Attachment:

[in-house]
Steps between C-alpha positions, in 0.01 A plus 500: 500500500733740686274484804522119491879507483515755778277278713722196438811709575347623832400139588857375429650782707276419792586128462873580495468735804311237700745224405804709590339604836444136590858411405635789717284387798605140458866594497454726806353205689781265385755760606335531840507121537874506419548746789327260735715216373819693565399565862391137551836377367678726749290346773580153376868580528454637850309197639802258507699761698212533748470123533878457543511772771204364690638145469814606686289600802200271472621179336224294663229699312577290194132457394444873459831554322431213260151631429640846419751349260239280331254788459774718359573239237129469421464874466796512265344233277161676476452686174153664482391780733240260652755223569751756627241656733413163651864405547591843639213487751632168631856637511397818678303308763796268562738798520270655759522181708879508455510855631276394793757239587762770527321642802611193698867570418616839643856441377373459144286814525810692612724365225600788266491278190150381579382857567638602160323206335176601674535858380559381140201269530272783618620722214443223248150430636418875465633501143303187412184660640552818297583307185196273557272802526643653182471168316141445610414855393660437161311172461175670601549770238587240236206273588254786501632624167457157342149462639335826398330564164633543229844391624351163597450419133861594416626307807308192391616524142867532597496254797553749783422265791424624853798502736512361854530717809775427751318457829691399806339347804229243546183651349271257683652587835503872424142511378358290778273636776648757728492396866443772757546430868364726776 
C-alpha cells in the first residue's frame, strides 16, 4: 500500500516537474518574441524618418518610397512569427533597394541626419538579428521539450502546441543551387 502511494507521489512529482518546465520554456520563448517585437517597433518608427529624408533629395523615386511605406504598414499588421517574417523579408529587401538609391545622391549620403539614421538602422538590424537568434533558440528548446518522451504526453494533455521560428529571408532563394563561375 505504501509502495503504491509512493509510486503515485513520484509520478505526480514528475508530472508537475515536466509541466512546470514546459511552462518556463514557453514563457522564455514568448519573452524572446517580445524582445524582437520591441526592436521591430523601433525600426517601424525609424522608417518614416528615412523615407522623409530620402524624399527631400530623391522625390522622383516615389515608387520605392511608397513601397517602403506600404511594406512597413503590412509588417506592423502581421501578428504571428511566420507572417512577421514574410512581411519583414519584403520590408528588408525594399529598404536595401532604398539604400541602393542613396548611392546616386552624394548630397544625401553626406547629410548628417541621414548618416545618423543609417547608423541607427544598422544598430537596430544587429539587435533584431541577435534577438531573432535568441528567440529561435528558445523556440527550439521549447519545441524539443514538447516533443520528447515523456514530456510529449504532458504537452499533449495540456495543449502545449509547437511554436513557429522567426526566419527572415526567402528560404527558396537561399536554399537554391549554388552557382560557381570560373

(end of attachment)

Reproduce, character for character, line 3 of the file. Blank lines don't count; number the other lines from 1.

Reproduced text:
C-alpha cells in the first residue's frame, strides 16, 4: 500500500516537474518574441524618418518610397512569427533597394541626419538579428521539450502546441543551387 502511494507521489512529482518546465520554456520563448517585437517597433518608427529624408533629395523615386511605406504598414499588421517574417523579408529587401538609391545622391549620403539614421538602422538590424537568434533558440528548446518522451504526453494533455521560428529571408532563394563561375 505504501509502495503504491509512493509510486503515485513520484509520478505526480514528475508530472508537475515536466509541466512546470514546459511552462518556463514557453514563457522564455514568448519573452524572446517580445524582445524582437520591441526592436521591430523601433525600426517601424525609424522608417518614416528615412523615407522623409530620402524624399527631400530623391522625390522622383516615389515608387520605392511608397513601397517602403506600404511594406512597413503590412509588417506592423502581421501578428504571428511566420507572417512577421514574410512581411519583414519584403520590408528588408525594399529598404536595401532604398539604400541602393542613396548611392546616386552624394548630397544625401553626406547629410548628417541621414548618416545618423543609417547608423541607427544598422544598430537596430544587429539587435533584431541577435534577438531573432535568441528567440529561435528558445523556440527550439521549447519545441524539443514538447516533443520528447515523456514530456510529449504532458504537452499533449495540456495543449502545449509547437511554436513557429522567426526566419527572415526567402528560404527558396537561399536554399537554391549554388552557382560557381570560373